**Carr:** Some stocks are actually money-losing machines. And not just some stocks: more than half the stocks on the market at any one time are going to go down in price, some of them catastrophically. The way to solve the million-dollar investment problem is to look carefully at the risk of each asset. A classic car is not going to suddenly plummet in value like an overpriced stock will. If you choose the right cars to buy, they are far safer bets than either stocks or lottery tickets.

**Chance:** There’s actually a good, mathematical way to calculate this. The historical returns on lottery tickets are terrible. The historical return on the stock market has been about 9.3% per year over the last twenty-five years, while the historical return on classic car investing has been about 6.8% per year over the same period. Depending on how you think the historical returns should be adjusted to come up with expected returns, you’ll either allocate your entire $1 million to stocks or put some in classic cars and some in stocks.

**Buzz:** Fine. But how do we go about choosing the best stocks to invest in? My discounted-cash-flow method does an excellent job. As long as you get your formulae right, you can depend on it to make you money. It can’t necessarily be fully automated, and you sometimes have to dig pretty deep into the financial statements. But logically, it can’t be beat.

**Carr:** But what about the massive drawdowns that come with value investing, Buzz? I mean, they’re truly massive. Pick the hundred cheapest stocks by any criteria or a lot of different criteria put together, invest in them, and you’ll get drawdowns of seventy percent at times. There are reasons why the stocks you buy are priced so low. Many of them are seriously defective. Take my advice: the real way to pick stocks is to choose the most reliable, safest bets. Check out all your stock purchases from every possible angle before you decide what to buy.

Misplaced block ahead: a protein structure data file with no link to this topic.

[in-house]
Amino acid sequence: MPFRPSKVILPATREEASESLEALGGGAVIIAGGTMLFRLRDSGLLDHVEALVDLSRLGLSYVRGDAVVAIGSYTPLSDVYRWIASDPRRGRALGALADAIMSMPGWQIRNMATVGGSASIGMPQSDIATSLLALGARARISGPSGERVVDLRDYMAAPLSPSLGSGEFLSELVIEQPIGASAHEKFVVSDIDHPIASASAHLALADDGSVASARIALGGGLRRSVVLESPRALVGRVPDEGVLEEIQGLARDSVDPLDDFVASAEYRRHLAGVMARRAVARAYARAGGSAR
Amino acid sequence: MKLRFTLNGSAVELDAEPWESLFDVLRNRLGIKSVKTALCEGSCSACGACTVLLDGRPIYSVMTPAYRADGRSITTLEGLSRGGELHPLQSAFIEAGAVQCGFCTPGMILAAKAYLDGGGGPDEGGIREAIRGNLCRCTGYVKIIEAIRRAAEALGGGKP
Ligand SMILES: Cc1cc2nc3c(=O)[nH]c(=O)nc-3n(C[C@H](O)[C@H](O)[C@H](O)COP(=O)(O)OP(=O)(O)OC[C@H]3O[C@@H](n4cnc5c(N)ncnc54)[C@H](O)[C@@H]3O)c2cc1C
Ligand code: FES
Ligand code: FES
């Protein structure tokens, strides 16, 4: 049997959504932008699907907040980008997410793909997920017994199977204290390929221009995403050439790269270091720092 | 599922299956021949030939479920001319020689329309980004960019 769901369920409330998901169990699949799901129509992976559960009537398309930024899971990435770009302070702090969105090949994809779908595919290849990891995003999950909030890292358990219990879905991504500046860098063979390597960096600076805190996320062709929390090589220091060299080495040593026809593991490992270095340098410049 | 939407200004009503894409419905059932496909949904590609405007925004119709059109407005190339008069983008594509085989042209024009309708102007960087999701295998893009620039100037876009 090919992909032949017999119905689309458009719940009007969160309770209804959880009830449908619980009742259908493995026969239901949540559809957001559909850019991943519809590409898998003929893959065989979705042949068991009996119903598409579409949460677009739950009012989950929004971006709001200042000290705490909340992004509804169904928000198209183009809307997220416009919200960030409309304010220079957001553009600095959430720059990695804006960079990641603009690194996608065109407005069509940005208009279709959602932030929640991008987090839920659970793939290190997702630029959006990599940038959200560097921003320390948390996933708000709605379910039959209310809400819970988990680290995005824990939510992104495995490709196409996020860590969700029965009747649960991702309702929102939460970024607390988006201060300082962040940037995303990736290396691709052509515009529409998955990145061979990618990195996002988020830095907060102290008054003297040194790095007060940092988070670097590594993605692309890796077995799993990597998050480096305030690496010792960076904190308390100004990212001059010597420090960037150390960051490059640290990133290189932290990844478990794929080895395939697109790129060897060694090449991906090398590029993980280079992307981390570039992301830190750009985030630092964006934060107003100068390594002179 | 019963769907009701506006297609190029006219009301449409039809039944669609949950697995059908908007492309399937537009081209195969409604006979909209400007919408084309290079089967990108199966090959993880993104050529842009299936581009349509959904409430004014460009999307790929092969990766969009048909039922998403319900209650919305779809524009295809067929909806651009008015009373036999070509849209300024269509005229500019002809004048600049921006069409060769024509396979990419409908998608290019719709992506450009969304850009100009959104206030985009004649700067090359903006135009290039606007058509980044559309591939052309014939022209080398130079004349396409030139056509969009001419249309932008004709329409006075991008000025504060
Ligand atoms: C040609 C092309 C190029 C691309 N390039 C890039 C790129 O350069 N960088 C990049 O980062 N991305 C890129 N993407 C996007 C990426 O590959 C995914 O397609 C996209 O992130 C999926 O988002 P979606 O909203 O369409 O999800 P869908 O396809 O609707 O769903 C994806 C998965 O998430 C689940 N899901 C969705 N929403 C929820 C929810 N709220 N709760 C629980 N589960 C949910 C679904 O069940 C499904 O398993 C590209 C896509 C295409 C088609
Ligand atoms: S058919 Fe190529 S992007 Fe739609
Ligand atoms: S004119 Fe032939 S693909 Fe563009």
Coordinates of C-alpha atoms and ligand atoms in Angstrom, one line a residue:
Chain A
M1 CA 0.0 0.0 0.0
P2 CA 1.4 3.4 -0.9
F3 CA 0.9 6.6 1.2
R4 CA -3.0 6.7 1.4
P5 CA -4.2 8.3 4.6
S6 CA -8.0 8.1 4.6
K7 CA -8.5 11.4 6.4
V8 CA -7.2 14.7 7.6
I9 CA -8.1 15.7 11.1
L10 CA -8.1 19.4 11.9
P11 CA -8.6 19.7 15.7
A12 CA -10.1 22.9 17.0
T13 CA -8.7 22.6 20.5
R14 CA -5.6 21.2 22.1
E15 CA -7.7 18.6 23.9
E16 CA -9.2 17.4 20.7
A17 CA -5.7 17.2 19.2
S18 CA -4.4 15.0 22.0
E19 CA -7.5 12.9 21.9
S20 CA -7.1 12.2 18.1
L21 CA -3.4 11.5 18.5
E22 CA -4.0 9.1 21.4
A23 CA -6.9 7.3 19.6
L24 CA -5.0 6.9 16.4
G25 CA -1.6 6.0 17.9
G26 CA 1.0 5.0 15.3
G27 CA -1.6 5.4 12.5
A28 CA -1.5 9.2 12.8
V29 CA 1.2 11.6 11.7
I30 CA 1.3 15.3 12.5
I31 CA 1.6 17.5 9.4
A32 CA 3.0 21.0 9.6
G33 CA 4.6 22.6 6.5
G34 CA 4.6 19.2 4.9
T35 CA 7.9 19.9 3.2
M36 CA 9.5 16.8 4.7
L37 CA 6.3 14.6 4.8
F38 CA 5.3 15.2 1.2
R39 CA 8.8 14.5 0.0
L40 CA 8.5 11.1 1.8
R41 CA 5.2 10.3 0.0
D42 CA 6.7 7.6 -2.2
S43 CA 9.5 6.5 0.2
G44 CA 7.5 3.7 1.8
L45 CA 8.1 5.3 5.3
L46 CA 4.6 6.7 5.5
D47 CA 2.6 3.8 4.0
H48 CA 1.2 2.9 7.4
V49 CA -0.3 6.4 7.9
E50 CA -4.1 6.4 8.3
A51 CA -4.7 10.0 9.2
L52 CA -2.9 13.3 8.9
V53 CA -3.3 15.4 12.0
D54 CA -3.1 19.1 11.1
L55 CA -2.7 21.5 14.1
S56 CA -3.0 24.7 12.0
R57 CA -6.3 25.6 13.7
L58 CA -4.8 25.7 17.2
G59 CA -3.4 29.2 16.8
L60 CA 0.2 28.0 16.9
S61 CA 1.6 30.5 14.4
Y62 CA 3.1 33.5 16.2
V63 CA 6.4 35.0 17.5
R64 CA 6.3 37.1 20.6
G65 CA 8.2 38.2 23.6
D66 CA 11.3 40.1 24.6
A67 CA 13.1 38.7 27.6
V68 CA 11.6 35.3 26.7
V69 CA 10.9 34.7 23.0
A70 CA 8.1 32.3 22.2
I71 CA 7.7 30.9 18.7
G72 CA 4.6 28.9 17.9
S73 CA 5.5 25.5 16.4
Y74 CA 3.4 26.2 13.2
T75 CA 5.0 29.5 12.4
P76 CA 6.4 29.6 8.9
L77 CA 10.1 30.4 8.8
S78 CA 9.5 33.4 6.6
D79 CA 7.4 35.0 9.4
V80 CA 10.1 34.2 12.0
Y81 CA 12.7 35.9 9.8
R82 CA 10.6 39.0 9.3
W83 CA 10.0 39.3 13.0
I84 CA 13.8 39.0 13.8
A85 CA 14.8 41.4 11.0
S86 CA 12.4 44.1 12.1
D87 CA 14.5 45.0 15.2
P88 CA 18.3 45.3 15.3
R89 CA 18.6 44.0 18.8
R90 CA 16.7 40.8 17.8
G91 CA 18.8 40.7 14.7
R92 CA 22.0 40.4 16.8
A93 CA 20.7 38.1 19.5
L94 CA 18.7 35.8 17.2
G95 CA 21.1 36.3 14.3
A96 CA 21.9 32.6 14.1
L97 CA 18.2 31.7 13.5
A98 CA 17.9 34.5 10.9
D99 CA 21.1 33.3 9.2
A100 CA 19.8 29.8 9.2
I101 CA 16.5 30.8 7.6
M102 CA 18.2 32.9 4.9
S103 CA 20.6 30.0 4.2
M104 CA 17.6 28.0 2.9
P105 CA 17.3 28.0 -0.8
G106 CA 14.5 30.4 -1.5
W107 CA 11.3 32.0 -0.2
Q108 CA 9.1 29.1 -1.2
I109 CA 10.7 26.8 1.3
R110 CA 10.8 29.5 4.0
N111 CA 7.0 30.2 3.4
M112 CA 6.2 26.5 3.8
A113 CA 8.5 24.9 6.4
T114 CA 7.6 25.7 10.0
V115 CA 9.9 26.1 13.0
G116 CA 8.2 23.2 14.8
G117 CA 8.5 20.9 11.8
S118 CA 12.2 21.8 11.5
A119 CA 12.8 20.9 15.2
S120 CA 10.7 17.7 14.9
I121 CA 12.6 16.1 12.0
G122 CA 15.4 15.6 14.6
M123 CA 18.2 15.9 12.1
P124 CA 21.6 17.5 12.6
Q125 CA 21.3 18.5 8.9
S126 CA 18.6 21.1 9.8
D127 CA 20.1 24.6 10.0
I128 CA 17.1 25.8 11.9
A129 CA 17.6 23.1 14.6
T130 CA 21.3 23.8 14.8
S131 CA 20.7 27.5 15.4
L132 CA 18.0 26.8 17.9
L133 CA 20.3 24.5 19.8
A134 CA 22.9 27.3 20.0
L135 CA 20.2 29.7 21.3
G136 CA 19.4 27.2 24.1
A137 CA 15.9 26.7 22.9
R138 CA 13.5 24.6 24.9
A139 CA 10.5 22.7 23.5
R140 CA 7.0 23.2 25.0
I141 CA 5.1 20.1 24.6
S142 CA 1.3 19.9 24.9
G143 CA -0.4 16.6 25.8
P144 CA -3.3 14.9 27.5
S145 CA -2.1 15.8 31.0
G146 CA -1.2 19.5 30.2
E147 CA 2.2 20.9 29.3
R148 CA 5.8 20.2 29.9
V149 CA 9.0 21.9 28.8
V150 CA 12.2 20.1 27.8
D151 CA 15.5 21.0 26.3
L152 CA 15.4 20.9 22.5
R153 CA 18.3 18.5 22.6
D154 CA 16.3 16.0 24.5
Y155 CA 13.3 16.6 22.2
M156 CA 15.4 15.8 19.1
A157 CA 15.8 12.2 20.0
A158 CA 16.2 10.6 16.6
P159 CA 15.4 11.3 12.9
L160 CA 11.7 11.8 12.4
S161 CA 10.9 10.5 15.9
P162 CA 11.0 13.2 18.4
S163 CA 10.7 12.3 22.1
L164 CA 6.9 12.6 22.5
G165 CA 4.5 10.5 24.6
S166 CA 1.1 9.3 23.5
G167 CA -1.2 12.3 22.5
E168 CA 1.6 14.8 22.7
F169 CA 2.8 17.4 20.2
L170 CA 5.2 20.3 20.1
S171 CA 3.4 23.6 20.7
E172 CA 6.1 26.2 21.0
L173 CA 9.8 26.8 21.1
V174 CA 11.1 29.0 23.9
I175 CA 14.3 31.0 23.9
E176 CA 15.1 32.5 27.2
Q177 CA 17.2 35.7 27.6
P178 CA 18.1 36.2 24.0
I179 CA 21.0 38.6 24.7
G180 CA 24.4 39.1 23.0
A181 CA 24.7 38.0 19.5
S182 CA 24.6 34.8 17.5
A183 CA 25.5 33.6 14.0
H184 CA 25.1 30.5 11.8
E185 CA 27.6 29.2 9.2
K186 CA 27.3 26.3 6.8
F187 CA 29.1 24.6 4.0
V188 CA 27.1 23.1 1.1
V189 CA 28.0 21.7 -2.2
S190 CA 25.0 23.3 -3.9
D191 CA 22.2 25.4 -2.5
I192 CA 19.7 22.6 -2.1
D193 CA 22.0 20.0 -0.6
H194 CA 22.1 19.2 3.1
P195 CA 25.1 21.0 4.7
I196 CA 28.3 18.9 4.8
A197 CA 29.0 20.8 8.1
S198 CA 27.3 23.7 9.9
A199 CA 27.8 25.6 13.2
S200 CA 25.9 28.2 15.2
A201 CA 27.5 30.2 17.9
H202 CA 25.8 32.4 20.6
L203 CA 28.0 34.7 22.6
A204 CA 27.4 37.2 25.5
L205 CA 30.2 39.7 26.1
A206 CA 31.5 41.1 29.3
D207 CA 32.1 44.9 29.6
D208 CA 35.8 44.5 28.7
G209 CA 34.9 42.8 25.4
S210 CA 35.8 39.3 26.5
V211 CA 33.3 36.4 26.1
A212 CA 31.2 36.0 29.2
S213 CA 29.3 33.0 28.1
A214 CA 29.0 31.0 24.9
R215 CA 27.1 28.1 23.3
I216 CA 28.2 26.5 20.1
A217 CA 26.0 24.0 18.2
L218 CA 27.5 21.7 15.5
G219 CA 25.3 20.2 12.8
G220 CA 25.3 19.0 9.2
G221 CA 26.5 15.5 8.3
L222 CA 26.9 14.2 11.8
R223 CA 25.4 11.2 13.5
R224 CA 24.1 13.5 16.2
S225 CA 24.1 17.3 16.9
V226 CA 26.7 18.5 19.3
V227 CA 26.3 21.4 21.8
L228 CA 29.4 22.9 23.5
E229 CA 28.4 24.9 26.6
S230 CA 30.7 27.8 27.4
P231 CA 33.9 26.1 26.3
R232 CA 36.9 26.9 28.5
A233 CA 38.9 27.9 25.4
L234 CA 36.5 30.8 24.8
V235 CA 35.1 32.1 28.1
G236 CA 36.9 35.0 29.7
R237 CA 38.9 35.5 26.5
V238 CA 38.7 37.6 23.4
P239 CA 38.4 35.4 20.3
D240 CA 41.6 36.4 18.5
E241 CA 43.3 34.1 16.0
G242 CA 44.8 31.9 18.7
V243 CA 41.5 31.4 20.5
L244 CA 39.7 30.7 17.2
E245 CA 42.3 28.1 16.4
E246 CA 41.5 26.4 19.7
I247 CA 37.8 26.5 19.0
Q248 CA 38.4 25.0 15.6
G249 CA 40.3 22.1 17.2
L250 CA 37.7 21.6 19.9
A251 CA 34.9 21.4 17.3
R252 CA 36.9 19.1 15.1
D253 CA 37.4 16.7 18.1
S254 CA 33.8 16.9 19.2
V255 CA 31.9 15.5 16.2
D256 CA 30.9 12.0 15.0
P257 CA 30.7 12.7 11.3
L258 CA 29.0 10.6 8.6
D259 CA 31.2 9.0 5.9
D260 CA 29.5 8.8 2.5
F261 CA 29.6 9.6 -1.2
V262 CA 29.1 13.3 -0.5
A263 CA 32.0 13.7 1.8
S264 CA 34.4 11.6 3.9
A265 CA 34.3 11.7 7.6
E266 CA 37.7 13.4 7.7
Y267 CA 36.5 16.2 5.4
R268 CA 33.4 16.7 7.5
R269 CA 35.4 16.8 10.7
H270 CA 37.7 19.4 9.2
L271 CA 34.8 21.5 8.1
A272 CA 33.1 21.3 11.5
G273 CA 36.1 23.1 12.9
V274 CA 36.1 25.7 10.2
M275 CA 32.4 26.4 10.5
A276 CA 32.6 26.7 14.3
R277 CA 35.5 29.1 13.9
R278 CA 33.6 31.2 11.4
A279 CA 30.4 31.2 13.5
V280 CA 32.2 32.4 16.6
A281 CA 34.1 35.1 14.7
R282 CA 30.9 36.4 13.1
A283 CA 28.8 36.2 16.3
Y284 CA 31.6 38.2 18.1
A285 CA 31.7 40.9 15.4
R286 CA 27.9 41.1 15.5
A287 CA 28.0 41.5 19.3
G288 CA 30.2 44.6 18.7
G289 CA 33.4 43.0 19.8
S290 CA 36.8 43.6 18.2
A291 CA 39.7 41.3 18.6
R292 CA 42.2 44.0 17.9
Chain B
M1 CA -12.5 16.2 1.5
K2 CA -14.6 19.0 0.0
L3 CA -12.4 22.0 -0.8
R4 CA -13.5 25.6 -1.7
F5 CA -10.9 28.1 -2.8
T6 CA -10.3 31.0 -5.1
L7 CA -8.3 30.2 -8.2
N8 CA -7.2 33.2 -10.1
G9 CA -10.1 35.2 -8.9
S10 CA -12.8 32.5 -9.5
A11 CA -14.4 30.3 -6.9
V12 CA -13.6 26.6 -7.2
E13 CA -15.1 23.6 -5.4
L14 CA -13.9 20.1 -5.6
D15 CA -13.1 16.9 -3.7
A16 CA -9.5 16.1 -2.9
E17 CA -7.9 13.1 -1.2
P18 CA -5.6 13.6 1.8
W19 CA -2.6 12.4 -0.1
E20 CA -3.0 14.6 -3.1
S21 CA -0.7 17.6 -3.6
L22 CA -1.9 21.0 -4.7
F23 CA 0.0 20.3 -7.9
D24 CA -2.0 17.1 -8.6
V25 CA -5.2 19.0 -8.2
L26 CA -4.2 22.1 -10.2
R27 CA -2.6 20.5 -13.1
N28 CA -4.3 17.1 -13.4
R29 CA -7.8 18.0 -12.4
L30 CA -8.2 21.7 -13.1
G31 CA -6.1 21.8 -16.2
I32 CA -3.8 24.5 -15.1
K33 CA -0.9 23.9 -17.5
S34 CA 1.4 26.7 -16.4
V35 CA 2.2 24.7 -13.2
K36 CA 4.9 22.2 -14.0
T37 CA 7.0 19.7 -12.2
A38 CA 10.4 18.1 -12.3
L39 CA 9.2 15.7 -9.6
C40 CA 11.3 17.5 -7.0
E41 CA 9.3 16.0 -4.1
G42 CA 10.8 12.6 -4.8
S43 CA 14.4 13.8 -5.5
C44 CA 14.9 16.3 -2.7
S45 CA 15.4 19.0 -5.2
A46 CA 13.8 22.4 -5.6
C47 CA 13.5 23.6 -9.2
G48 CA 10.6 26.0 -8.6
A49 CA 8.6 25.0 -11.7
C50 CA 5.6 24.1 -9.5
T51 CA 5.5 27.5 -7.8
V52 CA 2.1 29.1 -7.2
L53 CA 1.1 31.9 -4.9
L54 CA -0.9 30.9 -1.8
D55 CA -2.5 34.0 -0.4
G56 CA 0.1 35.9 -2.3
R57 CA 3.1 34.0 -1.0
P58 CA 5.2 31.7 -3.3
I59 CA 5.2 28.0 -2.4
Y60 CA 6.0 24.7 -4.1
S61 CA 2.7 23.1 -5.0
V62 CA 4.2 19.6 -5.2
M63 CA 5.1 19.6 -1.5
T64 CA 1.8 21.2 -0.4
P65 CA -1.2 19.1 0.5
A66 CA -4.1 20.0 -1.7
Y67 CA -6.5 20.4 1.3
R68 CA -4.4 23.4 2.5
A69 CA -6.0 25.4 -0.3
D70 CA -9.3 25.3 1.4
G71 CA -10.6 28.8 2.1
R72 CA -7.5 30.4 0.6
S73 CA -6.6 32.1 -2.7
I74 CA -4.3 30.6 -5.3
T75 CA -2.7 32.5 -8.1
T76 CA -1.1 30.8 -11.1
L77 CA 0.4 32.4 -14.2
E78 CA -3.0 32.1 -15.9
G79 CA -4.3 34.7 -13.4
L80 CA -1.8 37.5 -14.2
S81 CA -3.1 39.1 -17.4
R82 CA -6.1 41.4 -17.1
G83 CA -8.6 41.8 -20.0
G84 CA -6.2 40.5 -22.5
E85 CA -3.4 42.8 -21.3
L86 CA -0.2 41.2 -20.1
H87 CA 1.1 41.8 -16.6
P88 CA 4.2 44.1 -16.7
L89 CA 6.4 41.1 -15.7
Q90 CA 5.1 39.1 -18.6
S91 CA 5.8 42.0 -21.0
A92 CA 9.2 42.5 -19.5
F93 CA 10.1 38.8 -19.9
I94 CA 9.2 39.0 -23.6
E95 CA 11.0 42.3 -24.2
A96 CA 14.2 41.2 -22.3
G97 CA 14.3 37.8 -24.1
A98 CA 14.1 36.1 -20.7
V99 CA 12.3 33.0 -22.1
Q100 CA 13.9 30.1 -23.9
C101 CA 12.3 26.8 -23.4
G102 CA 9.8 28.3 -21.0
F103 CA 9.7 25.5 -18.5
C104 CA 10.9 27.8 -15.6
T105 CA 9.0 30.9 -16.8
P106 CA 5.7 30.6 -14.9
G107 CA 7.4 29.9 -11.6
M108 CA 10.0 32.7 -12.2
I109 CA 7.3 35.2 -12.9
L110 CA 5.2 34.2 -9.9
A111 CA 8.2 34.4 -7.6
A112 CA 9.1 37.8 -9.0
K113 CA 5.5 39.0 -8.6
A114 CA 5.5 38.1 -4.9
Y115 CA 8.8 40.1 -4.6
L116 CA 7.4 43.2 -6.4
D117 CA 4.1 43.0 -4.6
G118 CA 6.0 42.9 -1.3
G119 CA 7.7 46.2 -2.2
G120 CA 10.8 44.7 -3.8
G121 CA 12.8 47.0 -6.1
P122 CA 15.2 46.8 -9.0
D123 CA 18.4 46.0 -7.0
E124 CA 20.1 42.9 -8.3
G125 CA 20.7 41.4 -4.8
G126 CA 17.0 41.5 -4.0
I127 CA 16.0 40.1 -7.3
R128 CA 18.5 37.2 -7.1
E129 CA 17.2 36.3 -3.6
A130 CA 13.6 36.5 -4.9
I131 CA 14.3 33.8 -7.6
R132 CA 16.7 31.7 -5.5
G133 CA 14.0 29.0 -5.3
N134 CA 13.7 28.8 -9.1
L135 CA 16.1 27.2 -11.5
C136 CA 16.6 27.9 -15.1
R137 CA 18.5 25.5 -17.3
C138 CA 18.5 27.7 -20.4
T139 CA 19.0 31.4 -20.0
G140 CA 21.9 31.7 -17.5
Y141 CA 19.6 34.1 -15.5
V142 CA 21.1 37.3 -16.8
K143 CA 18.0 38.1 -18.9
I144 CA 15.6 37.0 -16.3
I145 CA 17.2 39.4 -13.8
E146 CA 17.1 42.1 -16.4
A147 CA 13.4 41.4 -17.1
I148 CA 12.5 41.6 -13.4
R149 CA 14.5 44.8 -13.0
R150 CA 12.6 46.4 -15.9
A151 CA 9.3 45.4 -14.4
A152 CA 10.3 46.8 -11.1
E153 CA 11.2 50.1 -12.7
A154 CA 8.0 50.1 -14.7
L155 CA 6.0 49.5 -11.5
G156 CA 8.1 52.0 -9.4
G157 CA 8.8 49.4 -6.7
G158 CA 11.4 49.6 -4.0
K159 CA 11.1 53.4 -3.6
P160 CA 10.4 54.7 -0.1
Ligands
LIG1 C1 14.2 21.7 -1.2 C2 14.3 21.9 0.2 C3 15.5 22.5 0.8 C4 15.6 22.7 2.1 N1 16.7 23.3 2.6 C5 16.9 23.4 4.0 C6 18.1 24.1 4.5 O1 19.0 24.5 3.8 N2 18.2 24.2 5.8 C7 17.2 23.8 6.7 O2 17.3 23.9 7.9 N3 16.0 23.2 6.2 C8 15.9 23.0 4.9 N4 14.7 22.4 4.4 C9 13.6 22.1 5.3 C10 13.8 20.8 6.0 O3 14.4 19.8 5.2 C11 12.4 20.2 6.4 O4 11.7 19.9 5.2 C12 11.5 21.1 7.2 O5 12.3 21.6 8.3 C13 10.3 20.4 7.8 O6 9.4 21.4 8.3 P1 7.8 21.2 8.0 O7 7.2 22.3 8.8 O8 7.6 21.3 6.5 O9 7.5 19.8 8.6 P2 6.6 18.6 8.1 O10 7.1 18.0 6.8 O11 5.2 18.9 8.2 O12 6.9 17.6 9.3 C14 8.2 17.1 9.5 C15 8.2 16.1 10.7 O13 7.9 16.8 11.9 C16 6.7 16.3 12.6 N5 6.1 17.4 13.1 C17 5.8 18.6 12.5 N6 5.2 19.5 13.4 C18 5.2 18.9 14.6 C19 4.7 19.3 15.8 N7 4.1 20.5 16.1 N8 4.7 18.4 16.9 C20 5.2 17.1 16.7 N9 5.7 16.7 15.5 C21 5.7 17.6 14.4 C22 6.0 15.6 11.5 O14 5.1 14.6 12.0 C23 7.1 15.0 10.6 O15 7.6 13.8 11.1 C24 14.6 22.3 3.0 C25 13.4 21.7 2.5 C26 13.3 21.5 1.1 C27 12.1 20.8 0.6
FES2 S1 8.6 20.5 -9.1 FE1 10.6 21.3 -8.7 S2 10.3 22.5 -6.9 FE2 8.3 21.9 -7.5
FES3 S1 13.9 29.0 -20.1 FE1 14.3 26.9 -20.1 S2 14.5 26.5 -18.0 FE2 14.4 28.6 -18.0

**Chance:** You’re not making mathematical sense, folks. Investing is gambling, and you have to maximize your expected returns if you want to make a profit. Look. I can design a system that has been robustly backtested using rolling returns that will get you a far higher yearly return than either of you will ever get. As long as you trust history and use criteria that make good, sound, financial sense, as long as you use robust backtesting methods to avoid too much curve-fitting, you can consistently beat the market through stock-picking by trusting the numbers.

**I myself** combine all three approaches. From Chance, I take the idea of backtesting historical returns to come up with an algorithm that selects stocks with similar characteristics to those that have performed well in the past. From Carr, I take the idea of evaluating all my stocks as carefully as possible and eliminating or diminishing my investment in the most risky of the lot. And from Buzz, I take the ratio of unlevered free cash flow to enterprise value as one of the mainstays of my investment system, and I only buy stocks that I judge to be selling below their real value.

Is there one single correct way to pick stocks? I don’t think so. But if you’re going to maximize your returns, you want to consider the underlying assumptions behind why you’re buying what you’re buying, and how those assumptions will play out if challenged by opposing assumptions. That’s what I’ve tried to do with this dialogue.

CAGR since 1/1/16: 41%.

My top ten holdings right now: ZIXI, KTCC, ORRF, PERI, ARC, CRNT, OSIR, PDEX, CHMG, HSII.